Few artists have had as much impact on fandom as Frank Frazetta. Whether an individual first came across his work on a paperback book, a poster on a wall, or a rock album cover, the impact of that image could stick with that person for the rest of their life. Frazetta's work with pulp stories in the early 1960s would begin a second act for an already accomplished career as an illustrator. He had worked in the comic industry since 1944. However, his paintings on the cover of reprints of works by Edgar Rice Burroughs, Robert E. Howard, and many others, would set him on a different path, and redefine the look of sword and sorcerer paperback novel covers. His powerful paintings would appear on book covers every year from 1963 through 1996. Couple that talent with the cover for a book introducing the land of Pellucidar in the novel At The Earth's Core, and you have an enduring classic image! The story first appeared serialized in the pulp magazine All-Story Weekly in 1914, and wasn't collected into a novel until 1922. It was reprinted several times, with this breath-taking image used for the popular Burroughs editions in the 1970s. The painting is dated 1974, and appeared on the 1978 version.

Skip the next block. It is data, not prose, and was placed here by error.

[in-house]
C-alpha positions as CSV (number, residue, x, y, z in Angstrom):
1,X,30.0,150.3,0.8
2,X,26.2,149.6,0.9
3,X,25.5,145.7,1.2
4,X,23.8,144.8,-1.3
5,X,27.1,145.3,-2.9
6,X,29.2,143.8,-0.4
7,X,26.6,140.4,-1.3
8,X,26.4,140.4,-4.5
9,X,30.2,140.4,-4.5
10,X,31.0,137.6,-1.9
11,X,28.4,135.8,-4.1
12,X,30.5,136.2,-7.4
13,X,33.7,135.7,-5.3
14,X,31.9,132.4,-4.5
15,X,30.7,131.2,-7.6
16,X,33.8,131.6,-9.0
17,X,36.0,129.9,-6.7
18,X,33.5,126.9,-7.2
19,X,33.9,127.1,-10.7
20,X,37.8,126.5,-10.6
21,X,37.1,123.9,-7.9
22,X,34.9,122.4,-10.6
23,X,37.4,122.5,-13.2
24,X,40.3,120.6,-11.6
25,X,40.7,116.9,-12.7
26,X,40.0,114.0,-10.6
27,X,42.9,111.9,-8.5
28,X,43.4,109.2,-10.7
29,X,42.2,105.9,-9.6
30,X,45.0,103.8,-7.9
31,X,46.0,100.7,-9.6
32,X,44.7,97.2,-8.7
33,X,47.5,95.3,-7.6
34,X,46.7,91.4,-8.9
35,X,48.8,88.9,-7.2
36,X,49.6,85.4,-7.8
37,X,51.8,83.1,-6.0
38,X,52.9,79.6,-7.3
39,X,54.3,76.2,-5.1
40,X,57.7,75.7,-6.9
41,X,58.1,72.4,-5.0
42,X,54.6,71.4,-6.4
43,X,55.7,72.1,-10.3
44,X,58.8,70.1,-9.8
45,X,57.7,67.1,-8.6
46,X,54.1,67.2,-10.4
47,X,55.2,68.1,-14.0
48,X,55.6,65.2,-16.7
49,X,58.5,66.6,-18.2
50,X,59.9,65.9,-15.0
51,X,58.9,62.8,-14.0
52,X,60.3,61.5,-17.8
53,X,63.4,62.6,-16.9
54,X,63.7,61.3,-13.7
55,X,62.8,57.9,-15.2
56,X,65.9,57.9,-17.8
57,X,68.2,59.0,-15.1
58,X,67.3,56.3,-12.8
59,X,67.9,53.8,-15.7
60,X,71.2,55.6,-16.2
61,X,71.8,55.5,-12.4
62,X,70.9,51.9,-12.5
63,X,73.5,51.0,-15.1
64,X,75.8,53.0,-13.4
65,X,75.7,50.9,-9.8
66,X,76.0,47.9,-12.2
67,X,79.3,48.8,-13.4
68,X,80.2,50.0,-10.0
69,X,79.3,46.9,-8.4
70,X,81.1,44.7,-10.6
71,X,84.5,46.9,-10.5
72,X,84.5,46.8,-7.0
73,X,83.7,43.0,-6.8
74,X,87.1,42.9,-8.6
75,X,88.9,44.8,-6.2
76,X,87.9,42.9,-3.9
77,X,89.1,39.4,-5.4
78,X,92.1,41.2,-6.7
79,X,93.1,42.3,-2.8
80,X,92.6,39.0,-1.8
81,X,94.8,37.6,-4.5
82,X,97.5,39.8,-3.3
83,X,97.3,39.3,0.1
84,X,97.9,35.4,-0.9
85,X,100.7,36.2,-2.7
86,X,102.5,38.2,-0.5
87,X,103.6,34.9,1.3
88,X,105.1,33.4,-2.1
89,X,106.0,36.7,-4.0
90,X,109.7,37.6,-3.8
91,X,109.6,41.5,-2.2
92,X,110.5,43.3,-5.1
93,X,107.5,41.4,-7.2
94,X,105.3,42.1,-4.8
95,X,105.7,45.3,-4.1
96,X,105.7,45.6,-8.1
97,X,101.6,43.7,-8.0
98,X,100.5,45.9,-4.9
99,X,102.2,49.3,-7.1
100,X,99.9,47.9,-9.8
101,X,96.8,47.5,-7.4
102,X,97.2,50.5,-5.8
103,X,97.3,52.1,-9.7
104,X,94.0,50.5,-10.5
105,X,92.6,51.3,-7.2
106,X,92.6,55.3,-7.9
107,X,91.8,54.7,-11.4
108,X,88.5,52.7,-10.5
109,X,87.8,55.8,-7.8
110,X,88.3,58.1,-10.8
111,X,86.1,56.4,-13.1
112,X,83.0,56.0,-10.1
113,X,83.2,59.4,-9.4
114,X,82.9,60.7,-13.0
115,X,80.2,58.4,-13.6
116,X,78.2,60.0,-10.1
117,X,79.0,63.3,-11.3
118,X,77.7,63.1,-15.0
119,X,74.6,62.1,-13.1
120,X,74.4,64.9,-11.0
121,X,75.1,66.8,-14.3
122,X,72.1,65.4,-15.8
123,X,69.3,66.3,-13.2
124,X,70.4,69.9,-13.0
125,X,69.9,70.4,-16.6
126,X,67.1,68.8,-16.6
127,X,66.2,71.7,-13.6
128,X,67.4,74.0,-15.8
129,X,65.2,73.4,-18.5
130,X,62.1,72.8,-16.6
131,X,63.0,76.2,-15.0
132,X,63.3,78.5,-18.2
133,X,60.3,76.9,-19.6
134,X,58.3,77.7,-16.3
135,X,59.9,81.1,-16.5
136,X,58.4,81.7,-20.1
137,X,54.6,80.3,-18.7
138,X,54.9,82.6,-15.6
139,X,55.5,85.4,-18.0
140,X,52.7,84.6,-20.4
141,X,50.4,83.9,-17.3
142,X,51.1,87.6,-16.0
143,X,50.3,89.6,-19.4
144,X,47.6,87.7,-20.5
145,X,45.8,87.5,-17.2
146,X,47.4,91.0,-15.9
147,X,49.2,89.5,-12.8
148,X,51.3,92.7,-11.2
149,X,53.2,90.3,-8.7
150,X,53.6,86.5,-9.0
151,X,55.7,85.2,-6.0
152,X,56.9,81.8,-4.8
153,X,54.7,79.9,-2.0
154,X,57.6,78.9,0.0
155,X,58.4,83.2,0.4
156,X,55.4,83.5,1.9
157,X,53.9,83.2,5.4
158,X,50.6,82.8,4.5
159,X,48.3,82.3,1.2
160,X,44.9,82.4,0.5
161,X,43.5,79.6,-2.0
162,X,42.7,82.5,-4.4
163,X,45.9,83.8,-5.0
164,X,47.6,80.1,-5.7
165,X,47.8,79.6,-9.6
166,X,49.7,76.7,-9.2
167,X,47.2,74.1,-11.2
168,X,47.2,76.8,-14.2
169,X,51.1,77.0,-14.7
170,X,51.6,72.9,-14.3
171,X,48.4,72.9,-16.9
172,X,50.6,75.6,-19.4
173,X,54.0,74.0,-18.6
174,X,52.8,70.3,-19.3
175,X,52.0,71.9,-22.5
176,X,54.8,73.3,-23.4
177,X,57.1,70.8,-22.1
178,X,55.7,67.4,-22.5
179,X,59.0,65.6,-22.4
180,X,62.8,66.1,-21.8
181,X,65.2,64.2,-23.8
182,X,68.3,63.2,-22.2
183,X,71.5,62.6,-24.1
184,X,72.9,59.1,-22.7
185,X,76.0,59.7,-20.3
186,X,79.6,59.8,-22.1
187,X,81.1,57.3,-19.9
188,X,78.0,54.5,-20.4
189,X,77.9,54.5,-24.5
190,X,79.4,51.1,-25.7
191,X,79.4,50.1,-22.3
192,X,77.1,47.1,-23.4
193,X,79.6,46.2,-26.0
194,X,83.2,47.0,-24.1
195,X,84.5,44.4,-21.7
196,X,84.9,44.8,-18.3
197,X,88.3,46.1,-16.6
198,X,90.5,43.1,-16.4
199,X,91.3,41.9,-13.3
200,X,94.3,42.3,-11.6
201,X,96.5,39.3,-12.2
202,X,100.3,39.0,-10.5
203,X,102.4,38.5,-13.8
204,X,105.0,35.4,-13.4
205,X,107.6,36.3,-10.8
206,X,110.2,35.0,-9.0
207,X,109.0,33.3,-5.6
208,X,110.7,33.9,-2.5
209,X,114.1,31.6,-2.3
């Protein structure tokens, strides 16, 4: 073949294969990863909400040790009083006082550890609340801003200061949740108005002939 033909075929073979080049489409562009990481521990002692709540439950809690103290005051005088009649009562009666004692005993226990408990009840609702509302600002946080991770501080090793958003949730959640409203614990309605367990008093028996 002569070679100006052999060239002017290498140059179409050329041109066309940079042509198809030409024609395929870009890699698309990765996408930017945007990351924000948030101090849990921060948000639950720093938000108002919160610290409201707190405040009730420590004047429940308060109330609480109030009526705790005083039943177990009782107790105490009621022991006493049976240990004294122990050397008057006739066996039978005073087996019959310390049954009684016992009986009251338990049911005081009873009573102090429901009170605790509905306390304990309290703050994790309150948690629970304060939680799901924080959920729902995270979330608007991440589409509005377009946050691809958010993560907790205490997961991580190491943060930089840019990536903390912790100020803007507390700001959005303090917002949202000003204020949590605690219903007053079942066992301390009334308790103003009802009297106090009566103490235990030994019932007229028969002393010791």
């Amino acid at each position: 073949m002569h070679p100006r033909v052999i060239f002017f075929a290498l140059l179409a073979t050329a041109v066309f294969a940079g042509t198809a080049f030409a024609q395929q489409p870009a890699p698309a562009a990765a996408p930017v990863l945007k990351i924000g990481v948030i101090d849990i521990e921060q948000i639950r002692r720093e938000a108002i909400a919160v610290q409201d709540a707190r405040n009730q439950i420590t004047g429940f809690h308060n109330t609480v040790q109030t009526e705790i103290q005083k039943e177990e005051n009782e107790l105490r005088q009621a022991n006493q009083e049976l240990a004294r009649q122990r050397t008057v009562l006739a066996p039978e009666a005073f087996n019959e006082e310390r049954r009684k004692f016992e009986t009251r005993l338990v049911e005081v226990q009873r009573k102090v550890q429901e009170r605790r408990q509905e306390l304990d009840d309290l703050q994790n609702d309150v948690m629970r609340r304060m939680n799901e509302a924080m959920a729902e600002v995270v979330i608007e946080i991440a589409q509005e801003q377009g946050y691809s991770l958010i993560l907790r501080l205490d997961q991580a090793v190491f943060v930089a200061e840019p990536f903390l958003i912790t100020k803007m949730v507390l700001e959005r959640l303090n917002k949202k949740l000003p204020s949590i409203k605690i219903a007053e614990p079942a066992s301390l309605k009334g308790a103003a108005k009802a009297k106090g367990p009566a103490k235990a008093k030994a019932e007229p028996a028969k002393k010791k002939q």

As is the case with Frazetta's finest works, the image tells a rich and moving story in one image, and in this case it quite literally is weaving an essential part of the narrative. Frazetta of course excelled in masterfully dynamic compositions that lead the viewer's eye endlessly though a scene, resonating on multiple levels. Here, Dian is menaced by a Mahar in the subterranean caves. One of the most fantastic and often overlooked aspects of this incredible piece is the amount of detail in the background. When used as a book cover, the upper right portion was covered with text. When used as a print, the resolution was not high enough to fully represent the amazing detail properly. In that upper right area there are two more Mahars and one of their ape-like servants, a Sagoth. Their eyes, haunted and piecing, peer from the depths. Also in that upper portion is a giant snake body, and the left side has a wonderful reptile by the staircase.